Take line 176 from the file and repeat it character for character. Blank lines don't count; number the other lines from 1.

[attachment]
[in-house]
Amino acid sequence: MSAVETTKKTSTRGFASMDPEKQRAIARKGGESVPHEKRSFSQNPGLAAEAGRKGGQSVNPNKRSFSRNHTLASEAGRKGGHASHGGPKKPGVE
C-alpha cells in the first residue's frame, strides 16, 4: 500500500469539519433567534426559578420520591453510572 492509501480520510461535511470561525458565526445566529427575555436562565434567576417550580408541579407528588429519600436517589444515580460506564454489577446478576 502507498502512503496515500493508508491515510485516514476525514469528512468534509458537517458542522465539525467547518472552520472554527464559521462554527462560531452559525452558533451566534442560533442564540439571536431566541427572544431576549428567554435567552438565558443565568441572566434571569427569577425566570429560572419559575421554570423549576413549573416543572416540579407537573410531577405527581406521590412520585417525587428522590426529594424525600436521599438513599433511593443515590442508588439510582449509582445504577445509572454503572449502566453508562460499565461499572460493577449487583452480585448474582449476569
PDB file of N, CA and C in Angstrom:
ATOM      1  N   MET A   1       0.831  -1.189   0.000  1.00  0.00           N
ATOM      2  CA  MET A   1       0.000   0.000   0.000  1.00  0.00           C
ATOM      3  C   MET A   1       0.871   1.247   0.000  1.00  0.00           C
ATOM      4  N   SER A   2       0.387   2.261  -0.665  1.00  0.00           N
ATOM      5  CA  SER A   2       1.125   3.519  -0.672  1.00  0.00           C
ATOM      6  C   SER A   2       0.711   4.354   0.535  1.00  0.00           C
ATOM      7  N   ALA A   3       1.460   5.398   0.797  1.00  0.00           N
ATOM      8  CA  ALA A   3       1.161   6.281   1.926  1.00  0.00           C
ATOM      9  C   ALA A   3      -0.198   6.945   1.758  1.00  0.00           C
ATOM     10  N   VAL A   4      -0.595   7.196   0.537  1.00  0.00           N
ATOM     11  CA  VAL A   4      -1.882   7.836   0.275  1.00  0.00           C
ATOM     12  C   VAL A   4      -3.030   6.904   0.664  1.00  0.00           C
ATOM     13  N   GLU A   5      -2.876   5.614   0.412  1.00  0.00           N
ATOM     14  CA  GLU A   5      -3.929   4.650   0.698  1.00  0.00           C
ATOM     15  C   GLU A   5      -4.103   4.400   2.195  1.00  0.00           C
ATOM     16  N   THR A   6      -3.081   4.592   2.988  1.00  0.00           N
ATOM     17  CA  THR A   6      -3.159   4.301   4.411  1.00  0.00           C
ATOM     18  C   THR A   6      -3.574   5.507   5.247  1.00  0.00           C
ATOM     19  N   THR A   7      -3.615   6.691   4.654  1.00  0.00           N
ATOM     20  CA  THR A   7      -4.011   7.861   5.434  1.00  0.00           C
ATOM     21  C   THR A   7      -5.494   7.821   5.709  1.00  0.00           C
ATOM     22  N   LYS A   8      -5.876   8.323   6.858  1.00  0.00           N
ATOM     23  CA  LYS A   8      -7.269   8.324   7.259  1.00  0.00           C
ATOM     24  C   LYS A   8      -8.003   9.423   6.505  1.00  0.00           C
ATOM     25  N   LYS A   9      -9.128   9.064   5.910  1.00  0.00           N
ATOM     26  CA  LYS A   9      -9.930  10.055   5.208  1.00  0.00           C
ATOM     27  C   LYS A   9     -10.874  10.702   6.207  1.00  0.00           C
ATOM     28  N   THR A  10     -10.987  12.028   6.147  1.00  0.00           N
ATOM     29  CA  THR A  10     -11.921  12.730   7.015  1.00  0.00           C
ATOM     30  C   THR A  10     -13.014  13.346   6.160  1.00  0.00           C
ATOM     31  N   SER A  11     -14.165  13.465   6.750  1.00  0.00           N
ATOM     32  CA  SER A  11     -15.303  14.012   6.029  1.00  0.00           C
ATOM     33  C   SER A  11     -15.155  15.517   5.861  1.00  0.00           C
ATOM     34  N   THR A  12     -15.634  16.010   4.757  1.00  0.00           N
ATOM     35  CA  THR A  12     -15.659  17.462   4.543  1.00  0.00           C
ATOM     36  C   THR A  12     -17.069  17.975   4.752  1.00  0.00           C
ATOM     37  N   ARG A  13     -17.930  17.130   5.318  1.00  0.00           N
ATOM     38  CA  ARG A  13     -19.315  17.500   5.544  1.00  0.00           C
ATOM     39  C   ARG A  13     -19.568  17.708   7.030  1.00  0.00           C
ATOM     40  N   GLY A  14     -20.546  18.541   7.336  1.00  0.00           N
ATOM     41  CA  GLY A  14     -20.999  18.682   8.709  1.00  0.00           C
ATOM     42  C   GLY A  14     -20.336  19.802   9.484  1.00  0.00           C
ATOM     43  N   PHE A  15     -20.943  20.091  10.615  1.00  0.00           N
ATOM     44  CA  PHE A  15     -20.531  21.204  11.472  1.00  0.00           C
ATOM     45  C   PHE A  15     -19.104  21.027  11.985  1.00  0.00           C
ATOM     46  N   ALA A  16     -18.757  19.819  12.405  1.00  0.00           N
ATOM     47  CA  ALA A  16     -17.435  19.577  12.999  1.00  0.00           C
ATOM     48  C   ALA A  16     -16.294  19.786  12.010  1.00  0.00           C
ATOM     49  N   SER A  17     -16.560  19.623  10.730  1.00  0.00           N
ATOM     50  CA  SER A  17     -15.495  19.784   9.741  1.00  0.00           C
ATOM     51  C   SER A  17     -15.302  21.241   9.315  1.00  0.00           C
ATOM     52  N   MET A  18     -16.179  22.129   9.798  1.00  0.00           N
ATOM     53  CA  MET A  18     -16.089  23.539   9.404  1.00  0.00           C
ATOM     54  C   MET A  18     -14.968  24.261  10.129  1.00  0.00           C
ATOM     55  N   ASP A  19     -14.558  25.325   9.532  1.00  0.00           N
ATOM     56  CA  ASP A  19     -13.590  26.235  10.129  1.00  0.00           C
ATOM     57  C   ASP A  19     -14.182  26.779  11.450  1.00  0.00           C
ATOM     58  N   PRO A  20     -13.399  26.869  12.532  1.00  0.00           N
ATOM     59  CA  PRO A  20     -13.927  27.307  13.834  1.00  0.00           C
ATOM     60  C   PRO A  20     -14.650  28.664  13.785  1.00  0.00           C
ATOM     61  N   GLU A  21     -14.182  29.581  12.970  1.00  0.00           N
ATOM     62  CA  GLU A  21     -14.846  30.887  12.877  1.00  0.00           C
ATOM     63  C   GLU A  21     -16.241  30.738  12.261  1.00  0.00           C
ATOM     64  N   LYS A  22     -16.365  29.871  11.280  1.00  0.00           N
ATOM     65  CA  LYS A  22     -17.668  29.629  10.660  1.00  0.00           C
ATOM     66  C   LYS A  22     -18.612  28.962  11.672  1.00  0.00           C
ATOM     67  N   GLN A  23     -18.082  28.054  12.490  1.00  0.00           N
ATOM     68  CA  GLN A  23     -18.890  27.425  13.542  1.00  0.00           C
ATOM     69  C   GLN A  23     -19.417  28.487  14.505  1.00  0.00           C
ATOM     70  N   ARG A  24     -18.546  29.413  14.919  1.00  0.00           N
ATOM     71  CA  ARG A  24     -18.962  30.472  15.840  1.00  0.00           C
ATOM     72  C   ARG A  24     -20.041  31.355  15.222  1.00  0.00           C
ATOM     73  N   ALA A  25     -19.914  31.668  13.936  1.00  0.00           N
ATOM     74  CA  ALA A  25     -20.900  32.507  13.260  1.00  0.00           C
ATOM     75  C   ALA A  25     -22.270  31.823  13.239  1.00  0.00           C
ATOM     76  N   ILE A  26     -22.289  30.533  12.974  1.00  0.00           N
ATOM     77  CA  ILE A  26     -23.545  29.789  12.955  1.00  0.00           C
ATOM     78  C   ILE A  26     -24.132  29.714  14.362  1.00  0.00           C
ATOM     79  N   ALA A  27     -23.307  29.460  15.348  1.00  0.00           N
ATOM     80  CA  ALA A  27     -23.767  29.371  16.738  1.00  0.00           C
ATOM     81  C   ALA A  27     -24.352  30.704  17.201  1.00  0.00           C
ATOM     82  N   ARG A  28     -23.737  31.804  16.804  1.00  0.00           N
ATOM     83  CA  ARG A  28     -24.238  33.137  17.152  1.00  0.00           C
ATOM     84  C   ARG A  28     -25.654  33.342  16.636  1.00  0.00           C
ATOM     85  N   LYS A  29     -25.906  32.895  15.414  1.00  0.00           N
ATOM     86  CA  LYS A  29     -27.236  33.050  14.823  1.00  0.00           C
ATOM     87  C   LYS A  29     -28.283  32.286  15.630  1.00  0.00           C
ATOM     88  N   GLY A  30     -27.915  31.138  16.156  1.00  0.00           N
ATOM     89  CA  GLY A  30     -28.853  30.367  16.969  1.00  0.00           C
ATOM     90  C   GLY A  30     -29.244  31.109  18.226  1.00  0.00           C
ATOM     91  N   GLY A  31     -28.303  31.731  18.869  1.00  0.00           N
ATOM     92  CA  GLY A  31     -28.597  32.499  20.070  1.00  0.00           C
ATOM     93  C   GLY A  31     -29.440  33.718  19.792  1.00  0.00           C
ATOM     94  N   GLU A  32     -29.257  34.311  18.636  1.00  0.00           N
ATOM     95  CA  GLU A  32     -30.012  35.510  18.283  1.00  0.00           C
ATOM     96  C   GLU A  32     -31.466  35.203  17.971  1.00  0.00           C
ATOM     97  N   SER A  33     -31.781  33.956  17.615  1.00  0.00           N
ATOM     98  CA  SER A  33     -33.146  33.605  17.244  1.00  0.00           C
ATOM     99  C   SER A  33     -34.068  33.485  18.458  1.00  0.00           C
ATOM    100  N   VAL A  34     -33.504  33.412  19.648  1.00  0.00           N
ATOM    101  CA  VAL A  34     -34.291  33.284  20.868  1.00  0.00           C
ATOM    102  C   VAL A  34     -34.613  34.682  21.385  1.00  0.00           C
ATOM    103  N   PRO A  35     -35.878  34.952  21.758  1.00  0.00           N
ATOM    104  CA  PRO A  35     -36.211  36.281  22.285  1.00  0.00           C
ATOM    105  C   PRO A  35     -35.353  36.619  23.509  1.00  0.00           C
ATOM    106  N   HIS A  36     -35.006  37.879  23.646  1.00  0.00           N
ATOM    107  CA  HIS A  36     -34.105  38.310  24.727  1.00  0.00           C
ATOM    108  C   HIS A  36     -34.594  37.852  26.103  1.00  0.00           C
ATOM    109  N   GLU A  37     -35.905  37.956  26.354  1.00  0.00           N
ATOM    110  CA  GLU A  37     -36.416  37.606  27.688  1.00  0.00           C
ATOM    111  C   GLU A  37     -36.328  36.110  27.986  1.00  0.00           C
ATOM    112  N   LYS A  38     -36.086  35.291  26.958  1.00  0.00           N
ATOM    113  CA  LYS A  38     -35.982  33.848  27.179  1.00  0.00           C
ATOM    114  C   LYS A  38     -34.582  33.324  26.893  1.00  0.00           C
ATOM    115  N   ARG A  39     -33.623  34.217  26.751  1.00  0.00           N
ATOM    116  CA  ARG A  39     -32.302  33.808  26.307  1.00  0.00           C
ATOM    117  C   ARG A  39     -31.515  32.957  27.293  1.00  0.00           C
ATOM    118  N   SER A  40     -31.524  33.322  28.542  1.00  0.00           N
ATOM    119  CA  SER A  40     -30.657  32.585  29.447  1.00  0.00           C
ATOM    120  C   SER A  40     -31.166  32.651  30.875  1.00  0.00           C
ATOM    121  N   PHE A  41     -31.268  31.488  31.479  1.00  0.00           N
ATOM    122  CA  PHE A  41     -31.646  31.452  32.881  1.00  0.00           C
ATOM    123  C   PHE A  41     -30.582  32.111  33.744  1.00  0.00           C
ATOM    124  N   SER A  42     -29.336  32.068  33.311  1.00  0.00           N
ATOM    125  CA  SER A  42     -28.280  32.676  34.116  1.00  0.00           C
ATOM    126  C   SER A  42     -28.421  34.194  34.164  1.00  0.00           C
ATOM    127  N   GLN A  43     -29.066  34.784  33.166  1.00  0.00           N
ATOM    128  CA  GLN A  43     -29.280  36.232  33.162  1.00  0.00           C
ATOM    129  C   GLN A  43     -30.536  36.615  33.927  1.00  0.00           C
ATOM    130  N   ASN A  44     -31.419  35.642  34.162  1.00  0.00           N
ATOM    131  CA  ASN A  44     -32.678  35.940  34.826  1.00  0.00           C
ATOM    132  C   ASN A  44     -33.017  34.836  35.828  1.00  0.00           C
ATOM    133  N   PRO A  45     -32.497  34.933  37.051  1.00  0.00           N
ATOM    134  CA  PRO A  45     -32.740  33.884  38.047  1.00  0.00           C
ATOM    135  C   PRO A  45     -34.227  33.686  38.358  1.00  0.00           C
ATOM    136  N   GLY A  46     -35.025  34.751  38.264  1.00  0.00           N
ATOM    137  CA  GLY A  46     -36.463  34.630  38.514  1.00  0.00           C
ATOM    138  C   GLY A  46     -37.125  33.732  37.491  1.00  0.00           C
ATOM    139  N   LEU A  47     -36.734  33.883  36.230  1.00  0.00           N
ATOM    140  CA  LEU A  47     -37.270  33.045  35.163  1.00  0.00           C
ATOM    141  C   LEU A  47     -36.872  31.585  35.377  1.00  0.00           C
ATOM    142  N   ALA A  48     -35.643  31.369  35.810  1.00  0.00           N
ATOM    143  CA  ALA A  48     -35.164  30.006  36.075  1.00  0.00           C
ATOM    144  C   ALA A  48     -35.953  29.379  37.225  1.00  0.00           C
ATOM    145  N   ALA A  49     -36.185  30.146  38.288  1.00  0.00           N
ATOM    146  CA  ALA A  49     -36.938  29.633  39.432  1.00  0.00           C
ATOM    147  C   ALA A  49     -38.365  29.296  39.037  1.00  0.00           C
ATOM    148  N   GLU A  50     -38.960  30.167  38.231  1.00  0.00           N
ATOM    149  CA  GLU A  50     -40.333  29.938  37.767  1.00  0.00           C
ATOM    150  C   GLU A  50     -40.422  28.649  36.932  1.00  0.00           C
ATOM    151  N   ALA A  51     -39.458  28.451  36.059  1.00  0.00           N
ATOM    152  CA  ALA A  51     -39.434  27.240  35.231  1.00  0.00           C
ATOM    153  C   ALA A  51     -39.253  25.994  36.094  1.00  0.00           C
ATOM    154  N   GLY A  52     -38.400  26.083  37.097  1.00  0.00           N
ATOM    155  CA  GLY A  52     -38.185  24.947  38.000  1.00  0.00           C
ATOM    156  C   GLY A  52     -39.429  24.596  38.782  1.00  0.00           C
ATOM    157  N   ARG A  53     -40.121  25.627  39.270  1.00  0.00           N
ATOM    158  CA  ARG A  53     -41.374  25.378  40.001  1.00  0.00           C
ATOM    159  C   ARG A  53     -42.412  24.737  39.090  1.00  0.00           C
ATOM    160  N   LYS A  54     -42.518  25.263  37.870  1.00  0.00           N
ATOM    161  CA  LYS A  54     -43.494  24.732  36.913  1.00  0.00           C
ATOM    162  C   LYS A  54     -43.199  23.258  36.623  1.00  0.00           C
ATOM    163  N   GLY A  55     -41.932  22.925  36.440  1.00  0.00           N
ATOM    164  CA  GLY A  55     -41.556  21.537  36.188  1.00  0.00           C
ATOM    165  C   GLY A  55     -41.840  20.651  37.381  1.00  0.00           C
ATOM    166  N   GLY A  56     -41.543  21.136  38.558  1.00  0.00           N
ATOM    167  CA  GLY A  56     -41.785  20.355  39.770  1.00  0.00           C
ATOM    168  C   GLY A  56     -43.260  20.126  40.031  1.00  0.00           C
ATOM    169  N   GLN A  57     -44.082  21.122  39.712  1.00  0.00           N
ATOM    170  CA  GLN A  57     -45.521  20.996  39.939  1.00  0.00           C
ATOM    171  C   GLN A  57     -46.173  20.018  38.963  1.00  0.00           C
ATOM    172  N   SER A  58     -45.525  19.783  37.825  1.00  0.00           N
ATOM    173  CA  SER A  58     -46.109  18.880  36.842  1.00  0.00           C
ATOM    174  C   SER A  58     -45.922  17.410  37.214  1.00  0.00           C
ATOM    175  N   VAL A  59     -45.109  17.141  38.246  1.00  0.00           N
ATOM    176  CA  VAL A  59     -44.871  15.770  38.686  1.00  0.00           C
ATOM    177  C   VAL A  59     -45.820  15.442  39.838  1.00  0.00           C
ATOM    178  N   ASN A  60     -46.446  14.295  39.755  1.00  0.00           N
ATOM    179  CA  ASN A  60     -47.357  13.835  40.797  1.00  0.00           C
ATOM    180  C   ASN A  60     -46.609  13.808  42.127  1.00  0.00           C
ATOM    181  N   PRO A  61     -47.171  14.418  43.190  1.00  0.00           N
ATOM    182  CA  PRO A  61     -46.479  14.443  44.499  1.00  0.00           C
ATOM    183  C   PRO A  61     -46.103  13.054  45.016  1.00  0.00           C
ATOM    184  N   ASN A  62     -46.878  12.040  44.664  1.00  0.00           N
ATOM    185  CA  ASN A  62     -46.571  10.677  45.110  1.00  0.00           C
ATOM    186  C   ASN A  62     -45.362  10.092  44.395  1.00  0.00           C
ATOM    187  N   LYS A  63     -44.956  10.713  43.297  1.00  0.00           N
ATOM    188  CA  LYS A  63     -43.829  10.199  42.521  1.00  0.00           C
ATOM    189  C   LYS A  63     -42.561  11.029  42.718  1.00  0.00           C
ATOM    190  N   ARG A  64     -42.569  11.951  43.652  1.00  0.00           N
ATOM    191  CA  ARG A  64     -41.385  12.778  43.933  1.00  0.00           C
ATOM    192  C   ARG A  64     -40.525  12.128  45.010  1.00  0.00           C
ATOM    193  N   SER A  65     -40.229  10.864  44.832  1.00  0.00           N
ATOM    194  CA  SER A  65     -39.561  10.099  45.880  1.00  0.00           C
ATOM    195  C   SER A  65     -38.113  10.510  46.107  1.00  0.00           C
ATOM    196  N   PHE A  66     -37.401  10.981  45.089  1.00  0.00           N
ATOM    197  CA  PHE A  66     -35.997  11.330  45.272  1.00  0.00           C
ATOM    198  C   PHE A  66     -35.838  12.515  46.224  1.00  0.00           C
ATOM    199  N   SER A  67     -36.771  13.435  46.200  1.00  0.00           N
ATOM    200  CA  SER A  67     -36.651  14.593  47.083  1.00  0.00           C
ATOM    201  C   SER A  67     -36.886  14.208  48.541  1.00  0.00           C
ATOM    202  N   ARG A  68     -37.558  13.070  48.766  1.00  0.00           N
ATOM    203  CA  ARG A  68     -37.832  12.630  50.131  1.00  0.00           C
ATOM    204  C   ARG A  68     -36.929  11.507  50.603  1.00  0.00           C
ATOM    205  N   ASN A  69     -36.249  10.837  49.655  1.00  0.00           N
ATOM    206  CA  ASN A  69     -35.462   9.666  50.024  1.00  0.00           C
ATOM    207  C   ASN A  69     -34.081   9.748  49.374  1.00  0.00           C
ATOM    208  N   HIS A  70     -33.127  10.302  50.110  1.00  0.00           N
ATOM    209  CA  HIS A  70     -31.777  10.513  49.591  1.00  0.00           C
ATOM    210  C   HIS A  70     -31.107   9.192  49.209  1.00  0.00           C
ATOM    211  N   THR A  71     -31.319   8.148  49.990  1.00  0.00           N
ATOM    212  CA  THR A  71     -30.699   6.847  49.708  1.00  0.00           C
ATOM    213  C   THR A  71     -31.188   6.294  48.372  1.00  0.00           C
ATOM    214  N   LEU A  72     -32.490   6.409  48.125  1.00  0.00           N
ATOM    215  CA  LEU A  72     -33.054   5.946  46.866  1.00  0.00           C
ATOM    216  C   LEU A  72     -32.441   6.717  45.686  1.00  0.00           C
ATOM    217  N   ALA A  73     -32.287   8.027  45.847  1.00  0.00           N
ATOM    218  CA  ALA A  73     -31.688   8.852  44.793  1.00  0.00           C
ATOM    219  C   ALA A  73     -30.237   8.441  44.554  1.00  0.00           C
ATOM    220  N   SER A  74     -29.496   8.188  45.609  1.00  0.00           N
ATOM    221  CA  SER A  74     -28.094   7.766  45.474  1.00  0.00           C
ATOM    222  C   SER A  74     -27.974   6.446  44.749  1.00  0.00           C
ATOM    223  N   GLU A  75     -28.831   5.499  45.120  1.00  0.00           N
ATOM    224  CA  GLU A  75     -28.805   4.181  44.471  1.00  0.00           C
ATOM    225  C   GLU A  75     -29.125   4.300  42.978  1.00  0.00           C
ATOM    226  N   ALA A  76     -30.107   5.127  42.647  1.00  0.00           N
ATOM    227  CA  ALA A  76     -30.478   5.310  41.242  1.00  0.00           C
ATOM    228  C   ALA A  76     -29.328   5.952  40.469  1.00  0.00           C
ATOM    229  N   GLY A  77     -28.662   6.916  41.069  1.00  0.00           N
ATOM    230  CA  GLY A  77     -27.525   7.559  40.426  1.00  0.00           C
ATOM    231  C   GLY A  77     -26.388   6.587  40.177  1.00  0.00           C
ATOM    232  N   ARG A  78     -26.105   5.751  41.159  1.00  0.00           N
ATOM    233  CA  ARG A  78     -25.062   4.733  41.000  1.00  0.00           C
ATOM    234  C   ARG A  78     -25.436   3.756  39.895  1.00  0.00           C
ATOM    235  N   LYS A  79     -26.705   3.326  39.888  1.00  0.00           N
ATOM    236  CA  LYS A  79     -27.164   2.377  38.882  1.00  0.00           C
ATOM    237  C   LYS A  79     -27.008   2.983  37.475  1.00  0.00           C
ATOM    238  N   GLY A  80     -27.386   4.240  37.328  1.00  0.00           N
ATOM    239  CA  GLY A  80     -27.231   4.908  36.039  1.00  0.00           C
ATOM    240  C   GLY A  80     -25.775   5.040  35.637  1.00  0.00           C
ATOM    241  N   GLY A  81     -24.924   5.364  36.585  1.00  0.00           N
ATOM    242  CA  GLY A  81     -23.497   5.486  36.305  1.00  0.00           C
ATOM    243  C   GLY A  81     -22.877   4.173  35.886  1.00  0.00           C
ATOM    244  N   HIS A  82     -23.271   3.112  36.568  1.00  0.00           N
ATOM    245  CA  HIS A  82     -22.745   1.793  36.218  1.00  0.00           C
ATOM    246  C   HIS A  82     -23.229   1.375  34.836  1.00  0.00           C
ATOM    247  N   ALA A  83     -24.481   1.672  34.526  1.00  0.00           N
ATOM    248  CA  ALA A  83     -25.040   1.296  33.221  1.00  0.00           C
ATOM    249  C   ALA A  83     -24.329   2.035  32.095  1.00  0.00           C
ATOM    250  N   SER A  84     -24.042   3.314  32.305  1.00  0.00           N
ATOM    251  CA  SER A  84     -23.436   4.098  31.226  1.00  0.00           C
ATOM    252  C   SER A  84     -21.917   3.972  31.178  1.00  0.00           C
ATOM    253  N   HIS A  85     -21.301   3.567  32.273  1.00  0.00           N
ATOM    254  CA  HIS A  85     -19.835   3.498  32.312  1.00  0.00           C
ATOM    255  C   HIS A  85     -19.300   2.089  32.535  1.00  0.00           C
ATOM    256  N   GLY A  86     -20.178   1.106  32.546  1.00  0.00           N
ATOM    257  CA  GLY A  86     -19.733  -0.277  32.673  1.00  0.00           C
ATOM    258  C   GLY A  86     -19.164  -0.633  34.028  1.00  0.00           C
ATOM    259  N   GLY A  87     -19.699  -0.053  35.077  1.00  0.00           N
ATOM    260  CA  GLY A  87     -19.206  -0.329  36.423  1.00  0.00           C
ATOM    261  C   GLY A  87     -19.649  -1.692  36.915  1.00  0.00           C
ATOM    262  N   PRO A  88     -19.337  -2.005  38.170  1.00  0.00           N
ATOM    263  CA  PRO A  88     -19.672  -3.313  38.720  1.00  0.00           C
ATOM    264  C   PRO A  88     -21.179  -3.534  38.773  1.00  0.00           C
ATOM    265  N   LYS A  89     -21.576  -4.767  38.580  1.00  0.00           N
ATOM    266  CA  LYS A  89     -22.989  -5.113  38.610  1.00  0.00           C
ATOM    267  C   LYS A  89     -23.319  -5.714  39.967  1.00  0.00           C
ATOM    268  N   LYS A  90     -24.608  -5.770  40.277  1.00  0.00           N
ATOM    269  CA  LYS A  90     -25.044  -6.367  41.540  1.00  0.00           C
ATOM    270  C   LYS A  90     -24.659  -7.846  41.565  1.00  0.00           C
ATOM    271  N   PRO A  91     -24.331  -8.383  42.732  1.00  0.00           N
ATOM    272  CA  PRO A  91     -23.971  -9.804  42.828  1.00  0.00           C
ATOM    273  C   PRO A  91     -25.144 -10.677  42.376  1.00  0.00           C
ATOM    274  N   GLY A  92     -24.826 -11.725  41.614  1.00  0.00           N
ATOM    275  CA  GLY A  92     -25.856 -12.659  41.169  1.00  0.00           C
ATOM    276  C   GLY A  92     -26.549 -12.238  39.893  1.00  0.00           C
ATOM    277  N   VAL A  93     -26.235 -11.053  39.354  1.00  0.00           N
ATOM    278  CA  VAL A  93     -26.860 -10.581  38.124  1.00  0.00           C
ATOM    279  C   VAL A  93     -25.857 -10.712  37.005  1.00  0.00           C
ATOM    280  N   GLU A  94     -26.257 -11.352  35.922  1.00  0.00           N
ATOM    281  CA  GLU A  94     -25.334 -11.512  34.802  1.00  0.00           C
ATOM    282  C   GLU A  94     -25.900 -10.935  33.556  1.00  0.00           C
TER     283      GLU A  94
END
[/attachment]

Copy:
ATOM    172  N   SER A  58     -45.525  19.783  37.825  1.00  0.00           N